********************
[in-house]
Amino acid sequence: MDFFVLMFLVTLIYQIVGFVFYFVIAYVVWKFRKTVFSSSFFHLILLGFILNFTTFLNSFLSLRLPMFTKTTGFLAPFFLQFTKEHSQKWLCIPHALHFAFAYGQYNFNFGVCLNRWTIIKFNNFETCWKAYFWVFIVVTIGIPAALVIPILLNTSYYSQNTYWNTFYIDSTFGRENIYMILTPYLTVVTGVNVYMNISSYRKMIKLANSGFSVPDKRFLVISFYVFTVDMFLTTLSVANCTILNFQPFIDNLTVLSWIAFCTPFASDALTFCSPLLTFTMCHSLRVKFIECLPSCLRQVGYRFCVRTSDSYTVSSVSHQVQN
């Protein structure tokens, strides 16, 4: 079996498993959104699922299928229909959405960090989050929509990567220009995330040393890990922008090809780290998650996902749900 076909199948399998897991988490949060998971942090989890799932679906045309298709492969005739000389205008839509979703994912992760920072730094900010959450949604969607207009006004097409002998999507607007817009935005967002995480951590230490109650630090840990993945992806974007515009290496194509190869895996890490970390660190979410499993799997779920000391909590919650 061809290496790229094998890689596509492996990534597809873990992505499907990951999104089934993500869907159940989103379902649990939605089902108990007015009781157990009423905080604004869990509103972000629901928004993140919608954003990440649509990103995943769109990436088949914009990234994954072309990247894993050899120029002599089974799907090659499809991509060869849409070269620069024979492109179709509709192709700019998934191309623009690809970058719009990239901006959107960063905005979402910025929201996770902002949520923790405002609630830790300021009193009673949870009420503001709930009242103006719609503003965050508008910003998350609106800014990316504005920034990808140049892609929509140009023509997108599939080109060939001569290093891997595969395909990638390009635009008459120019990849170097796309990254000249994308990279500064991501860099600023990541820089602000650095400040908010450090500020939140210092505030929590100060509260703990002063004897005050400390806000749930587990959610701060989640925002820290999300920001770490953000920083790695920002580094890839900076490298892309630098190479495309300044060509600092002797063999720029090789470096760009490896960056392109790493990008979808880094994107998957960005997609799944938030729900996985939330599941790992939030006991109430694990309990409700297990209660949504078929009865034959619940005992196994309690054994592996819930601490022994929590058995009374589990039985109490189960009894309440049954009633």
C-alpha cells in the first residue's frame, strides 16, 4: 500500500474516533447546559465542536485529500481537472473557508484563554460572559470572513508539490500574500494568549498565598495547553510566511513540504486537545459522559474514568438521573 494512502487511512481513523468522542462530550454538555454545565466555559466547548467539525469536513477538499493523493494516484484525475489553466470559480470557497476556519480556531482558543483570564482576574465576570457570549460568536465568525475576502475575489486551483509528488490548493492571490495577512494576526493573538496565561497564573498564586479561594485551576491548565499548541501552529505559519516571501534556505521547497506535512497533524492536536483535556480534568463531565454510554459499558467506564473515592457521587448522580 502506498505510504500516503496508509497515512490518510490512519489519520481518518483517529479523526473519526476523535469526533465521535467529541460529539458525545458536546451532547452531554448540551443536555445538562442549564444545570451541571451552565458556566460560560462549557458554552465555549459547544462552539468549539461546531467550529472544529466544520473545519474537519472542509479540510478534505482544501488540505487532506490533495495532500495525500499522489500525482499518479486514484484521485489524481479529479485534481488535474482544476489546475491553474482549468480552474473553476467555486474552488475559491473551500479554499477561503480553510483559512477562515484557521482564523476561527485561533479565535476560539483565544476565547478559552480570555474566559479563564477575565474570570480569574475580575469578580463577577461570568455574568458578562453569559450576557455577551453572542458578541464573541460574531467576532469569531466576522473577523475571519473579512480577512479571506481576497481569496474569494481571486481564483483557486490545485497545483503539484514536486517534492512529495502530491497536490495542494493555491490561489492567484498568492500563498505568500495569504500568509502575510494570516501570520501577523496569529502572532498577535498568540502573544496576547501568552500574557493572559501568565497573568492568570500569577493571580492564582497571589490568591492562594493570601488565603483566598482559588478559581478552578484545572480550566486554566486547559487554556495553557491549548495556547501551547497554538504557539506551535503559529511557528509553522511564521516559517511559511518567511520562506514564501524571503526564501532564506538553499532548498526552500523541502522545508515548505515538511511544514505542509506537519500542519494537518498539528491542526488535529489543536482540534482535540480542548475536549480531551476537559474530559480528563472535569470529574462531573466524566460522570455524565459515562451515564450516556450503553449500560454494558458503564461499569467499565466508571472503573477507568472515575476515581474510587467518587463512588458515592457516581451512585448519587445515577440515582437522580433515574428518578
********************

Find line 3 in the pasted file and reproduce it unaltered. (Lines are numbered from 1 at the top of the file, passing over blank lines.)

């Protein structure tokens, strides 16, 4: 079996498993959104699922299928229909959405960090989050929509990567220009995330040393890990922008090809780290998650996902749900 076909199948399998897991988490949060998971942090989890799932679906045309298709492969005739000389205008839509979703994912992760920072730094900010959450949604969607207009006004097409002998999507607007817009935005967002995480951590230490109650630090840990993945992806974007515009290496194509190869895996890490970390660190979410499993799997779920000391909590919650 061809290496790229094998890689596509492996990534597809873990992505499907990951999104089934993500869907159940989103379902649990939605089902108990007015009781157990009423905080604004869990509103972000629901928004993140919608954003990440649509990103995943769109990436088949914009990234994954072309990247894993050899120029002599089974799907090659499809991509060869849409070269620069024979492109179709509709192709700019998934191309623009690809970058719009990239901006959107960063905005979402910025929201996770902002949520923790405002609630830790300021009193009673949870009420503001709930009242103006719609503003965050508008910003998350609106800014990316504005920034990808140049892609929509140009023509997108599939080109060939001569290093891997595969395909990638390009635009008459120019990849170097796309990254000249994308990279500064991501860099600023990541820089602000650095400040908010450090500020939140210092505030929590100060509260703990002063004897005050400390806000749930587990959610701060989640925002820290999300920001770490953000920083790695920002580094890839900076490298892309630098190479495309300044060509600092002797063999720029090789470096760009490896960056392109790493990008979808880094994107998957960005997609799944938030729900996985939330599941790992939030006991109430694990309990409700297990209660949504078929009865034959619940005992196994309690054994592996819930601490022994929590058995009374589990039985109490189960009894309440049954009633």